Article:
Fletcher Discusses Situation In Tripoli
MICHELE NORRIS, host:
From NPR News, this is ALL THINGS CONSIDERED. I'm Michele Norris.
MELISSA BLOCK, host:
And I'm Melissa Block.
It has been a day of emergency sessions in much of the world, on the problem of Libya. Secretary of State Hillary Clinton met with counterparts from the European Union, and addressed the U.N. Human Rights Council in Geneva. She said the U.S. is considering all options.
Secretary HILLARY CLINTON (Department of State): Nothing is off the table so long as the Libyan government continues to threaten and kill Libyans.
NORRIS: The U.S. is repositioning some naval forces near Libya, and the European Union announced new sanctions, travel bans, and a freeze on the assets of senior Libyan officials.
Sectary Clinton told NPR that the international community is not only targeting Libyan leader Moammar Gadhafi, but also his supporters.
Sec. CLINTON: They have to know there's a price to pay. The longer this goes on, the more bloodshed and violence there is, the more likely that they are going to be at risk - be at risk physically, be at risk financially, be at risk of not having a place to go. So this is a message not only directed at him - and who knows how receptive he is to it; but it is a clear, unmistakable message - but also to the remaining support system that he has.
NORRIS: The sectary spoke with NPR's Michele Kelemen, who's traveling with her.
BLOCK: And Clinton said she is concerned about the possible power vacuum that might emerge if and when Gadhafi steps down in Tripoli.
NORRIS: For more on Tripoli, joining us now is Martin Fletcher. He's an associate editor with The Times of London, and he's been reporting from the center of the capital.
Welcome to the program.
Mr. MARTIN FLETCHER (Associate Editor, The Times): Nice to be with you.
NORRIS: Now, we're hearing conflicting reports about the scale of the conflict between the anti-government protesters, and those who are loyal to Gadhafi.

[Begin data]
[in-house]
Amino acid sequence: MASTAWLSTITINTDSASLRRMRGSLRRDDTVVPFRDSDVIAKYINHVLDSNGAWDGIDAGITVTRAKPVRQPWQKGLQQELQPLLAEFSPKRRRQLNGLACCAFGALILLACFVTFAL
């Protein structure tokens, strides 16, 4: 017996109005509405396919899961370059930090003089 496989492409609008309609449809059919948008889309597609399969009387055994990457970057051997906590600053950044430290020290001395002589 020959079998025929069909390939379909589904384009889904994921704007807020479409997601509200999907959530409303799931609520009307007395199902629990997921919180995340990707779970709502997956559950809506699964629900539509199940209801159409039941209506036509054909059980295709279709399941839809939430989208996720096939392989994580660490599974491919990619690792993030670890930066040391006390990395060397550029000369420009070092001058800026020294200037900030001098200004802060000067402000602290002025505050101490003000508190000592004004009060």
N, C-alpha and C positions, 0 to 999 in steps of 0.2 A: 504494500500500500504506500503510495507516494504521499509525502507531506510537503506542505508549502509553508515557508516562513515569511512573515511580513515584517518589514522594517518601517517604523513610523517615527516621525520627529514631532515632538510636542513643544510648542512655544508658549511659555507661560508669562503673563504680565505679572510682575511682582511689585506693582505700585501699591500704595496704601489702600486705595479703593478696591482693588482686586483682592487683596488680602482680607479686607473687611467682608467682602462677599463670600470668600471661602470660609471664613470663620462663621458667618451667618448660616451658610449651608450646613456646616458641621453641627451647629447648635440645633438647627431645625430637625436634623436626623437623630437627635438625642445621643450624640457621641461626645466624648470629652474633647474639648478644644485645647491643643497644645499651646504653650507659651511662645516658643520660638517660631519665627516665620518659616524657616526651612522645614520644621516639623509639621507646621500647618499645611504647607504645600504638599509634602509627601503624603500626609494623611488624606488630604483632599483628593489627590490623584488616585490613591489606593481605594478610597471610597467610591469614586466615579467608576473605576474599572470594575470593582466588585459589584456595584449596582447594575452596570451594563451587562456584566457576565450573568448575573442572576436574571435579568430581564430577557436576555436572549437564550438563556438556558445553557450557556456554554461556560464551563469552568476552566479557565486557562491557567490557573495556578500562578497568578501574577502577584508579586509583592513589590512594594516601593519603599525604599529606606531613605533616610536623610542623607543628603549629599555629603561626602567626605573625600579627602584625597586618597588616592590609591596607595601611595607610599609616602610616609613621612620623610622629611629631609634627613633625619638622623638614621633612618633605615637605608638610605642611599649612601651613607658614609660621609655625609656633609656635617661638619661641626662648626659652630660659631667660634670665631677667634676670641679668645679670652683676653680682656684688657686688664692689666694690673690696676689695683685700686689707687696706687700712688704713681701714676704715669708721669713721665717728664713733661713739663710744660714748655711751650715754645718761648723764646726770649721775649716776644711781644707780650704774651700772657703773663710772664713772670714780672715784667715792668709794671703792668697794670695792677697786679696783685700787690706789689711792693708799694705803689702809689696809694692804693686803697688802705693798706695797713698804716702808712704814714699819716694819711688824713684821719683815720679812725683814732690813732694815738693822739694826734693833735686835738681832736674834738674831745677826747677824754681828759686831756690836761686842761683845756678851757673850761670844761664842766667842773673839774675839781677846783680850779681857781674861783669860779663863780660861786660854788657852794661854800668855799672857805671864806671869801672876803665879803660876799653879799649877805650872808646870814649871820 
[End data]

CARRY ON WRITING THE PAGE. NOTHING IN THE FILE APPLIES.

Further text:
Government spokesman Musa Ibrahim spoke to foreign journalists, and he denied reports of a civil war there. What are you seeing, and how would you characterize this?
Mr. FLETCHER: In Tripoli itself, there was a protest today by about 400 demonstrators, which was extraordinarily courageous of them because these protests have been fired on in the past. But I have to say that in and around Tripoli, there is still quite substantial support for Gadhafi - from the legions of people who have benefited from the largess of his regime over the past four decades. That said, there's also quite a lot of opposition, and one wonders when that conflict will erupt here, as it has in the east.
NORRIS: I want to ask you about those 400 protesters that waged that demonstration today. Were they confronted - did the government try to crack down on them?
Mr. FLETCHER: What happened was, there was a funeral of a man who was shot on Friday in the protest, and close to a thousand people went to the funeral. Afterwards, about 400 people started marching. The march ended when a militiaman in a vehicle fired his Kalashnikov in the air. And further down the road, there were about a dozen vehicles with heavily armed security forces inside.
NORRIS: Have people fled the city of Tripoli? Is it much like a ghost town now, with many people leaving for other parts of the country?
Mr. FLETCHER: I would say tens - and probably hundreds - of thousands of people have fled the capital. If you go to the airport, there are literally thousands and thousands of people camped outside. All the expat community has gone. A lot of the shops and businesses in the city are now shut up.
A year ago, this was one of the great boom cities of the world. After years of sanctions, it had opened up, given out huge construction contracts. The city, especially along the seafront, bristles with cranes and new high-rises. But those cranes are now standing silent sentinel over grandiose building projects that will probably never be finished.
NORRIS: Is Gadhafi trying, in some ways, to appease his people - not just by sending pro-Gadhafi forces into the street, but by handing out cash?
Mr. FLETCHER: You know, one of the things that started to happen here is food prices are rising sharply, and bread is being rationed, because I think they're finding it difficult now to get supplies into the city.
By way of compensation, Gadhafi has given every Libyan family 500 dinars, which is the equivalent of $400 U.S. And in fact, you see - you know, to an extent - you see people on the street now, they are queuing for bread, or they're queuing outside the banks to get their handout from Gadhafi.
NORRIS: And has that had any effect on the people who are protesting and saying it's time for him to go?
Mr. FLETCHER: None whatsoever, I don't think. A bit like Mubarak and Ben Ali in Tunisia, you know, it's seen as a concession that people will seize, but I don't think it changes anyone's minds at all, no.
NORRIS: Martin Fletcher, thank you very much for speaking with us.
Mr. FLETCHER: You're welcome.
NORRIS: That was Martin Fletcher. He's an associate editor with The Times of London. He was speaking to us from Tripoli.
NPR transcripts are created on a rush deadline by Verb8tm, Inc., an NPR contractor, and produced using a proprietary transcription process developed with NPR. This text may not be in its final form and may be updated or revised in the future. Accuracy and availability may vary. The authoritative record of NPR’s programming is the audio record.